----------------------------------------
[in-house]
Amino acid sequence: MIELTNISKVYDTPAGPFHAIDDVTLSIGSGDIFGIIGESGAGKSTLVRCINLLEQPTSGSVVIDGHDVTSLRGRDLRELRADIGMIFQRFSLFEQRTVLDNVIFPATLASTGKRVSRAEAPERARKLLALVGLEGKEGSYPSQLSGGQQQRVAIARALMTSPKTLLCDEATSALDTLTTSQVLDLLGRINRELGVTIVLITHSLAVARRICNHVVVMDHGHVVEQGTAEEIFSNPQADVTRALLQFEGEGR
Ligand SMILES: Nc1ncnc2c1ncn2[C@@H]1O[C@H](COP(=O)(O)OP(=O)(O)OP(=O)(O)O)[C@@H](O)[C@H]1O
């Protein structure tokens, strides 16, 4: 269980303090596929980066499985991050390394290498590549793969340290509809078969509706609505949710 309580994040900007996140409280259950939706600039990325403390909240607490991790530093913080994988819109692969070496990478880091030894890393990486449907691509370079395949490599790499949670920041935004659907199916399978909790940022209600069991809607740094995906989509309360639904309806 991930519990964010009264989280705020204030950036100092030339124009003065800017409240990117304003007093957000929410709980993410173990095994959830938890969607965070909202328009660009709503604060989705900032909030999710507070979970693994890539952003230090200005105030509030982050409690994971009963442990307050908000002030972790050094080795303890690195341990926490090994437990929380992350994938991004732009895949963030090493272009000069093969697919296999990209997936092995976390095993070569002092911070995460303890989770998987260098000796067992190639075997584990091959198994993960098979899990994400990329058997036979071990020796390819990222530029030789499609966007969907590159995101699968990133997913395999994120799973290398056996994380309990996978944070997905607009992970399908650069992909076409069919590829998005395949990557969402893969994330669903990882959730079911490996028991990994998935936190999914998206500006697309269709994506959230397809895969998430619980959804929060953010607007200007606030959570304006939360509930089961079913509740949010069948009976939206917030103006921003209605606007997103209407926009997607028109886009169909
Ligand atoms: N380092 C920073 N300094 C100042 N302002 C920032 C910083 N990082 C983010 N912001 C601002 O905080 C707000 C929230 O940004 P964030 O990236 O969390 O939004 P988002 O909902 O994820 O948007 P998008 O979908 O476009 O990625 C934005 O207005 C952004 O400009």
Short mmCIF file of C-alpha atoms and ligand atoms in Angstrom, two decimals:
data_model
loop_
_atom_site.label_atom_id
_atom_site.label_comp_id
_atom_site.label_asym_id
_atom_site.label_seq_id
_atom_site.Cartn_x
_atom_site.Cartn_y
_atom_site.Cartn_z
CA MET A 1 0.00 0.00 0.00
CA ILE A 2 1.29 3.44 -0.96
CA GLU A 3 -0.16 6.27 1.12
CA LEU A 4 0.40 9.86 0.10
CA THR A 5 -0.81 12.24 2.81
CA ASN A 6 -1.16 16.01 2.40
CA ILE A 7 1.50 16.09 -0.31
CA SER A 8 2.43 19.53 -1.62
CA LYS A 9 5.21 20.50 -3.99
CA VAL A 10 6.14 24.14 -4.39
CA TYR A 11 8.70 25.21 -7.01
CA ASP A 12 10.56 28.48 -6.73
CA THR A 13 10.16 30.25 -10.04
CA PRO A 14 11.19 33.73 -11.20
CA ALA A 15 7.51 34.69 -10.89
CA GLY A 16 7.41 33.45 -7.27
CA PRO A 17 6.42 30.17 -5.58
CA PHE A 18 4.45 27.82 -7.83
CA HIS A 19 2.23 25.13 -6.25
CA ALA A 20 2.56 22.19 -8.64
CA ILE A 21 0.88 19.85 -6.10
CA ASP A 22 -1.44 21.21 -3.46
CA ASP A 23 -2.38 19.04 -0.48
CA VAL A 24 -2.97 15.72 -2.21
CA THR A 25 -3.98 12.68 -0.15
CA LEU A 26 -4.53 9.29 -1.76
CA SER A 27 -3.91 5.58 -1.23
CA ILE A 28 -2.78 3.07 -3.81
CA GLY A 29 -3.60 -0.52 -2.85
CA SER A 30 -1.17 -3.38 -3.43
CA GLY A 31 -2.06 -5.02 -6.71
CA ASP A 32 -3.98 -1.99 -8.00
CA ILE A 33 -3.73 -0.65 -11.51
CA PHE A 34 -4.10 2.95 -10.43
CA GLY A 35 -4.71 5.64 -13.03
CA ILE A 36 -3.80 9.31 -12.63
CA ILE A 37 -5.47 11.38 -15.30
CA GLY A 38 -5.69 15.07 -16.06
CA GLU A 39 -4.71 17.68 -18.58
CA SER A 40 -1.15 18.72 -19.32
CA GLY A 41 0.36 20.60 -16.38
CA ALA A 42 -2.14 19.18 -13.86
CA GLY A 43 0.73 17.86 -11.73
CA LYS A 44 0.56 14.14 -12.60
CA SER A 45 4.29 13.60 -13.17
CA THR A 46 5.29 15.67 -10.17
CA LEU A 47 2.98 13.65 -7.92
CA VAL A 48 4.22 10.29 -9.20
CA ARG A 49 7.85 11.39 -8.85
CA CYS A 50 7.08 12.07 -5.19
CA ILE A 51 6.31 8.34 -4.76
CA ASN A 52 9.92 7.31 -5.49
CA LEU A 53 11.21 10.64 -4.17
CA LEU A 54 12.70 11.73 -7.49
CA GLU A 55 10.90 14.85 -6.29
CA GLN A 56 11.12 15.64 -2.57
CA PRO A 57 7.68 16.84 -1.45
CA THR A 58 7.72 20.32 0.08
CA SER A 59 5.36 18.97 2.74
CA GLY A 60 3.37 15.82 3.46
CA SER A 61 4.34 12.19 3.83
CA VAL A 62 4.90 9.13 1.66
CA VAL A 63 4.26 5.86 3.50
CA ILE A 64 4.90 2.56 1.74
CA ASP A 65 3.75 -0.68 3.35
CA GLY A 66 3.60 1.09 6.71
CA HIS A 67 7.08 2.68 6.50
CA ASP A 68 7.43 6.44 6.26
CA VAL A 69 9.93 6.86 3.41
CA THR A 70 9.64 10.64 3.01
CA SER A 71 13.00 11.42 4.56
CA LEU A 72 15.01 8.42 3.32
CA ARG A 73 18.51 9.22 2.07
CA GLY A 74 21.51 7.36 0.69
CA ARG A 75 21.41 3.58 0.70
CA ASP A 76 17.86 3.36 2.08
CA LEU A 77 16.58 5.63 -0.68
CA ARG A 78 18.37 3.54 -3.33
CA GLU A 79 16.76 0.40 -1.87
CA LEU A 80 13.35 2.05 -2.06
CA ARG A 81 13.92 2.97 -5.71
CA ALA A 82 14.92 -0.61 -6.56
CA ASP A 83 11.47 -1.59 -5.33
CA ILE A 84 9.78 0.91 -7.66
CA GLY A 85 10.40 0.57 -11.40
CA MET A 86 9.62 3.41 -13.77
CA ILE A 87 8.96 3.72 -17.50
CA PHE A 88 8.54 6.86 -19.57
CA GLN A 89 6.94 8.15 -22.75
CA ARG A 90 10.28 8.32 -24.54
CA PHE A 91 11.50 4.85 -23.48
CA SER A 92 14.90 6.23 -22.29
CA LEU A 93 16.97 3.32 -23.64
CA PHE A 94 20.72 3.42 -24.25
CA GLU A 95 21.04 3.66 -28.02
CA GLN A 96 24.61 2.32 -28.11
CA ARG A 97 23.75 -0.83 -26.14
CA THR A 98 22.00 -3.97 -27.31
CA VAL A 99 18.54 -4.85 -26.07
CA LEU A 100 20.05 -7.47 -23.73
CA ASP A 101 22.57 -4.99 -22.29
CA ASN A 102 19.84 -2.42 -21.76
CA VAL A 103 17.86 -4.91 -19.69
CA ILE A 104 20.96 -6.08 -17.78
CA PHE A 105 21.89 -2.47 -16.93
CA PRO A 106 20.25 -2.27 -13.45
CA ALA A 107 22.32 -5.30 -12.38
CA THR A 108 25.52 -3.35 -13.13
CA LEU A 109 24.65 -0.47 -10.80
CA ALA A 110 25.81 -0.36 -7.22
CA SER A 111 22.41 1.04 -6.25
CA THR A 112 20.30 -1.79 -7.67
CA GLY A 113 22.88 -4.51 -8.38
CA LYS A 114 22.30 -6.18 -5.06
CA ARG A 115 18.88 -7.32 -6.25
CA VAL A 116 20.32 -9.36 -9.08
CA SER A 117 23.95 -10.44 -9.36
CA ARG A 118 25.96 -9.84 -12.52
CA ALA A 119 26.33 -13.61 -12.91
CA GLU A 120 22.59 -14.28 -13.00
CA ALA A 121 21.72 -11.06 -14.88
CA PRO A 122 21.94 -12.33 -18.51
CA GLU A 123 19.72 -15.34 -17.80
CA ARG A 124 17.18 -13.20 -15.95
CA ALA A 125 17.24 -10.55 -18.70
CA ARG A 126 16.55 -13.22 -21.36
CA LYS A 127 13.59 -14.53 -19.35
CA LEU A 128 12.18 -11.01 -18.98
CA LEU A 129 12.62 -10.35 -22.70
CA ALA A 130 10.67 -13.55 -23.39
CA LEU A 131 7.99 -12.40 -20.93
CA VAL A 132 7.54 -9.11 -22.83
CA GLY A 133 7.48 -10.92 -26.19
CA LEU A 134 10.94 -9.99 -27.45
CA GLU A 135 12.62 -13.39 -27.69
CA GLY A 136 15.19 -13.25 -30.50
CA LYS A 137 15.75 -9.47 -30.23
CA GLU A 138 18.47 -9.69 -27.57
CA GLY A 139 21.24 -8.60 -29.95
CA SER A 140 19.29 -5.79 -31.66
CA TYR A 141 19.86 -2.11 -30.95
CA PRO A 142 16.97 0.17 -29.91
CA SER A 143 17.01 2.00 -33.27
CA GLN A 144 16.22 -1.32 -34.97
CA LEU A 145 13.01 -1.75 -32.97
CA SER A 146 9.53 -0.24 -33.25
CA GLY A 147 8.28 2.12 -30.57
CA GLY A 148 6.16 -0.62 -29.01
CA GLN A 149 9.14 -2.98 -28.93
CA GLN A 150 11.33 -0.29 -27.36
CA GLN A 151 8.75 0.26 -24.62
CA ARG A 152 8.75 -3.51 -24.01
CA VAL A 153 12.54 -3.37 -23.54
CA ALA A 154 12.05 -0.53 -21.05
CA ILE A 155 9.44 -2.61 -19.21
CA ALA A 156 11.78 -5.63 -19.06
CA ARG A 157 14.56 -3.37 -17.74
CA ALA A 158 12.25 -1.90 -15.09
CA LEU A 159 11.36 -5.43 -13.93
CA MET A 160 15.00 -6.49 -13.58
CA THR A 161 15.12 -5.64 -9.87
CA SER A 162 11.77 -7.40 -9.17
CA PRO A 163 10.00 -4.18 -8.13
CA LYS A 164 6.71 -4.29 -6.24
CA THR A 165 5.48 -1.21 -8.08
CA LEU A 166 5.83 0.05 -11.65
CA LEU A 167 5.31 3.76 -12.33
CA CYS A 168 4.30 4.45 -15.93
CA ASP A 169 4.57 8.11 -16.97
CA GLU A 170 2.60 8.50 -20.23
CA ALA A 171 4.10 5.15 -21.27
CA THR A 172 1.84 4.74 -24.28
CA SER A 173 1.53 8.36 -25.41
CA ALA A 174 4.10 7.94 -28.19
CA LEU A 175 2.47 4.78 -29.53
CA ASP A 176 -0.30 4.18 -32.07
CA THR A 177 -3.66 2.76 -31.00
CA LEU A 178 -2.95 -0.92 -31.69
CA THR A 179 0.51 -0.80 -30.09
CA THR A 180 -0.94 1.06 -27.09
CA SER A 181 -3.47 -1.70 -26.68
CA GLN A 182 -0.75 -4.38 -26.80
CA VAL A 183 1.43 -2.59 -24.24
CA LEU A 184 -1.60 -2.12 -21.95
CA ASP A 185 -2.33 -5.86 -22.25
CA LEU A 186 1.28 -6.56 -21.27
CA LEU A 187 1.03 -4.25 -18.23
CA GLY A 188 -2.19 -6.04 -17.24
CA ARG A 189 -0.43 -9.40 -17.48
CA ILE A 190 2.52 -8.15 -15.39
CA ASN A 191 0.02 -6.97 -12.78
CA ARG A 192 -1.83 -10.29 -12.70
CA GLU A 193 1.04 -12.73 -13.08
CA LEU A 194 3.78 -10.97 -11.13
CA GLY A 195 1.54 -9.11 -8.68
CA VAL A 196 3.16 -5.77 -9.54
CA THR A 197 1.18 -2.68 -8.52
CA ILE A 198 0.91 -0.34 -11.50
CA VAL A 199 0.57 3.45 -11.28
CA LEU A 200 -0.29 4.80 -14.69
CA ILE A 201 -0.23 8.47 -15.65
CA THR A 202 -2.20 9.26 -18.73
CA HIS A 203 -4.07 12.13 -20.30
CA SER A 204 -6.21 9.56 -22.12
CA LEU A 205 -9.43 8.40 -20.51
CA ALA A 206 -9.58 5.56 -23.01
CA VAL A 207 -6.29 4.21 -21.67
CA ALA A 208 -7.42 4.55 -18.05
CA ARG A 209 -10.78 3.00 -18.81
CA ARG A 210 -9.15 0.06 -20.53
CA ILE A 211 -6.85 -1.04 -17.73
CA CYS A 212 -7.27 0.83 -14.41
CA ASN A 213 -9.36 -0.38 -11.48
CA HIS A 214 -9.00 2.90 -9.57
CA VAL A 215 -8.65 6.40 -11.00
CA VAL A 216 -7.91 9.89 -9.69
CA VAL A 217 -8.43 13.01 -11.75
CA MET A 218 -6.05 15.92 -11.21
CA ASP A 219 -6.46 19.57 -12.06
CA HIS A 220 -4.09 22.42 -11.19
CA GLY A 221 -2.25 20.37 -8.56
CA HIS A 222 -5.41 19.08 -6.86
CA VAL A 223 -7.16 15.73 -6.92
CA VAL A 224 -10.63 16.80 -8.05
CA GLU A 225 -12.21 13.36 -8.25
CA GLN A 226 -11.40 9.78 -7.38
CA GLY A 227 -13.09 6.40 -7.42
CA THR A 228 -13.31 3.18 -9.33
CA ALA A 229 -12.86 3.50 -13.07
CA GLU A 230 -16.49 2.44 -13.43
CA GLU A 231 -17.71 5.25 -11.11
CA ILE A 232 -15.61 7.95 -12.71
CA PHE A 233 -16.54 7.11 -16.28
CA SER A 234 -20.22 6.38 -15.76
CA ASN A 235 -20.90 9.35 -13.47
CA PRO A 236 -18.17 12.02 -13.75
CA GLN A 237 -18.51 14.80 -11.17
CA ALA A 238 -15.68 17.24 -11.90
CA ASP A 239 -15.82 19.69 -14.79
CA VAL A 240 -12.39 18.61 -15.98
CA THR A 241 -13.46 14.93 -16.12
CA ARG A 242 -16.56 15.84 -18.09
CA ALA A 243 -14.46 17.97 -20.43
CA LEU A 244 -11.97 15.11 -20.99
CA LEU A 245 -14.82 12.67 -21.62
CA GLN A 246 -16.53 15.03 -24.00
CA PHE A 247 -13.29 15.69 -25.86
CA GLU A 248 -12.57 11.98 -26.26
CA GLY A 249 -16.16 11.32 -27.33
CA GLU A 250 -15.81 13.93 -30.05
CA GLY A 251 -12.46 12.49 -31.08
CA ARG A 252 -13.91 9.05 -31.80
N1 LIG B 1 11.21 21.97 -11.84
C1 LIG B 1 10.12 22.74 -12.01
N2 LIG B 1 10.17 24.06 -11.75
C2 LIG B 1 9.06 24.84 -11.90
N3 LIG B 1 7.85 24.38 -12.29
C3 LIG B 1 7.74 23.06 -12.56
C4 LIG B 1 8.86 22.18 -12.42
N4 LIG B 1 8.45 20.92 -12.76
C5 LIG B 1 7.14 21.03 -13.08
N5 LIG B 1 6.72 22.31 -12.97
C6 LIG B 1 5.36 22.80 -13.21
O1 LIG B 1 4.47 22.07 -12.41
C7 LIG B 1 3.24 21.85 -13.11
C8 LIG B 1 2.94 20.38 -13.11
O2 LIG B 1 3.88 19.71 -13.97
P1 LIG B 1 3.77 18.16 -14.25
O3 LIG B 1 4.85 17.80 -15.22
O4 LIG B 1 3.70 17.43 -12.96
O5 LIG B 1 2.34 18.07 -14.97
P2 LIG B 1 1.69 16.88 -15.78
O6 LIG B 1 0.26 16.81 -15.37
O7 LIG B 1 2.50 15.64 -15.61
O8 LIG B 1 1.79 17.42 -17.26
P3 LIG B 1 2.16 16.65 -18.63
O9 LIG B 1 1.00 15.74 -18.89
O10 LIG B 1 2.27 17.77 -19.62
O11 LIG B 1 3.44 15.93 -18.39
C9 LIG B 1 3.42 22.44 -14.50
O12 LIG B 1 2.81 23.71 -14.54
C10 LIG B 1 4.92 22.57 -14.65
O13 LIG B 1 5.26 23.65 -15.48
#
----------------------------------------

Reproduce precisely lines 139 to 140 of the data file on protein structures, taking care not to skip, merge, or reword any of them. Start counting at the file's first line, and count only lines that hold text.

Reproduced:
CA ARG A 124 17.18 -13.20 -15.95
CA ALA A 125 17.24 -10.55 -18.70